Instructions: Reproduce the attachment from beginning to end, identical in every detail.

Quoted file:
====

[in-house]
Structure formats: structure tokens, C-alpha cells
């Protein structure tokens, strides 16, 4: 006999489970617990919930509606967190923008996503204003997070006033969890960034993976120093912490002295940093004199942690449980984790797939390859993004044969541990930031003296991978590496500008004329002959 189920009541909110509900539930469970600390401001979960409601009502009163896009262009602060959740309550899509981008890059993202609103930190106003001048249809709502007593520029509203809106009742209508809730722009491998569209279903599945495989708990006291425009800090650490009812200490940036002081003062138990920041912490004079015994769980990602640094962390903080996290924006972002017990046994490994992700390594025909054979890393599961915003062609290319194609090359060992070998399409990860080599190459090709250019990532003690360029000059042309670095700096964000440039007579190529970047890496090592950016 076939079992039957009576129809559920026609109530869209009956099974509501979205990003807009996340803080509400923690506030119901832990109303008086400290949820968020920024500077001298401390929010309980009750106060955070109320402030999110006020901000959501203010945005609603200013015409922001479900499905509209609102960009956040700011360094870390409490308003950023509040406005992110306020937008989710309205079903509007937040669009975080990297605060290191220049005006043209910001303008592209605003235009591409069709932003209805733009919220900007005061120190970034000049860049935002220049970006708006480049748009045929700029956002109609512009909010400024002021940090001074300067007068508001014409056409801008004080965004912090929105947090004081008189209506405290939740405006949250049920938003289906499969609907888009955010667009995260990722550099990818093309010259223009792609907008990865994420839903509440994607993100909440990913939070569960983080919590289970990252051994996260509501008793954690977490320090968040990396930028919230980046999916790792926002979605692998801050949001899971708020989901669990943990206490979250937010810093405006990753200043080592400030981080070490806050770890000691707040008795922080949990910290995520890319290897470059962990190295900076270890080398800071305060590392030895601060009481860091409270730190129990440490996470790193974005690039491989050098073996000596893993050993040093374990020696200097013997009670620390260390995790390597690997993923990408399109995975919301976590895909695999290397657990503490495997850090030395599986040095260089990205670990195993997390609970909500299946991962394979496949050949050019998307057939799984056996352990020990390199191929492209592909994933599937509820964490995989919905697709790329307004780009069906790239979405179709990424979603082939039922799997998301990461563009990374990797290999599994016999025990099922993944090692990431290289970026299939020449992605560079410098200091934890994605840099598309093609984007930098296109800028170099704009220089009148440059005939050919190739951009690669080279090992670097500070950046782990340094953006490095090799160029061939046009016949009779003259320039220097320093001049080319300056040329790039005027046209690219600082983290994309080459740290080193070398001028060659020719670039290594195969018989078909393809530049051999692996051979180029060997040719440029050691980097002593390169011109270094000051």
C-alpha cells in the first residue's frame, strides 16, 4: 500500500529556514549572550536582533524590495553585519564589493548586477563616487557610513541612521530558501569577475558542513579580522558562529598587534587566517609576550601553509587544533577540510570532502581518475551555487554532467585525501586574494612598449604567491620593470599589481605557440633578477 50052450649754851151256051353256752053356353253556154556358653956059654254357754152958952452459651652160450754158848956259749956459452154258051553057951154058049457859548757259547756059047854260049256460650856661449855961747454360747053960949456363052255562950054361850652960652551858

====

[in-house]
Structure formats: structure tokens, C-alpha cells
């Protein structure tokens, strides 16, 4: 006999489970617990919930509606967190923008996503204003997070006033969890960034993976120093912490002295940093004199942690449980984790797939390859993004044969541990930031003296991978590496500008004329002959 189920009541909110509900539930469970600390401001979960409601009502009163896009262009602060959740309550899509981008890059993202609103930190106003001048249809709502007593520029509203809106009742209508809730722009491998569209279903599945495989708990006291425009800090650490009812200490940036002081003062138990920041912490004079015994769980990602640094962390903080996290924006972002017990046994490994992700390594025909054979890393599961915003062609290319194609090359060992070998399409990860080599190459090709250019990532003690360029000059042309670095700096964000440039007579190529970047890496090592950016 076939079992039957009576129809559920026609109530869209009956099974509501979205990003807009996340803080509400923690506030119901832990109303008086400290949820968020920024500077001298401390929010309980009750106060955070109320402030999110006020901000959501203010945005609603200013015409922001479900499905509209609102960009956040700011360094870390409490308003950023509040406005992110306020937008989710309205079903509007937040669009975080990297605060290191220049005006043209910001303008592209605003235009591409069709932003209805733009919220900007005061120190970034000049860049935002220049970006708006480049748009045929700029956002109609512009909010400024002021940090001074300067007068508001014409056409801008004080965004912090929105947090004081008189209506405290939740405006949250049920938003289906499969609907888009955010667009995260990722550099990818093309010259223009792609907008990865994420839903509440994607993100909440990913939070569960983080919590289970990252051994996260509501008793954690977490320090968040990396930028919230980046999916790792926002979605692998801050949001899971708020989901669990943990206490979250937010810093405006990753200043080592400030981080070490806050770890000691707040008795922080949990910290995520890319290897470059962990190295900076270890080398800071305060590392030895601060009481860091409270730190129990440490996470790193974005690039491989050098073996000596893993050993040093374990020696200097013997009670620390260390995790390597690997993923990408399109995975919301976590895909695999290397657990503490495997850090030395599986040095260089990205670990195993997390609970909500299946991962394979496949050949050019998307057939799984056996352990020990390199191929492209592909994933599937509820964490995989919905697709790329307004780009069906790239979405179709990424979603082939039922799997998301990461563009990374990797290999599994016999025990099922993944090692990431290289970026299939020449992605560079410098200091934890994605840099598309093609984007930098296109800028170099704009220089009148440059005939050919190739951009690669080279090992670097500070950046782990340094953006490095090799160029061939046009016949009779003259320039220097320093001049080319300056040329790039005027046209690219600082983290994309080459740290080193070398001028060659020719670039290594195969018989078909393809530049051999692996051979180029060997040719440029050691980097002593390169011109270094000051």
C-alpha cells in the first residue's frame, strides 16, 4: 500500500529556514549572550536582533524590495553585519564589493548586477563616487557610513541612521530558501569577475558542513579580522558562529598587534587566517609576550601553509587544533577540510570532502581518475551555487554532467585525501586574494612598449604567491620593470599589481605557440633578477 50052450649754851151256051353256752053356353253556154556358653956059654254357754152958952452459651652160450754158848956259749956459452154258051553057951154058049457859548757259547756059047854260049256460650856661449855961747454360747053960949456363052255562950054361850652960652551858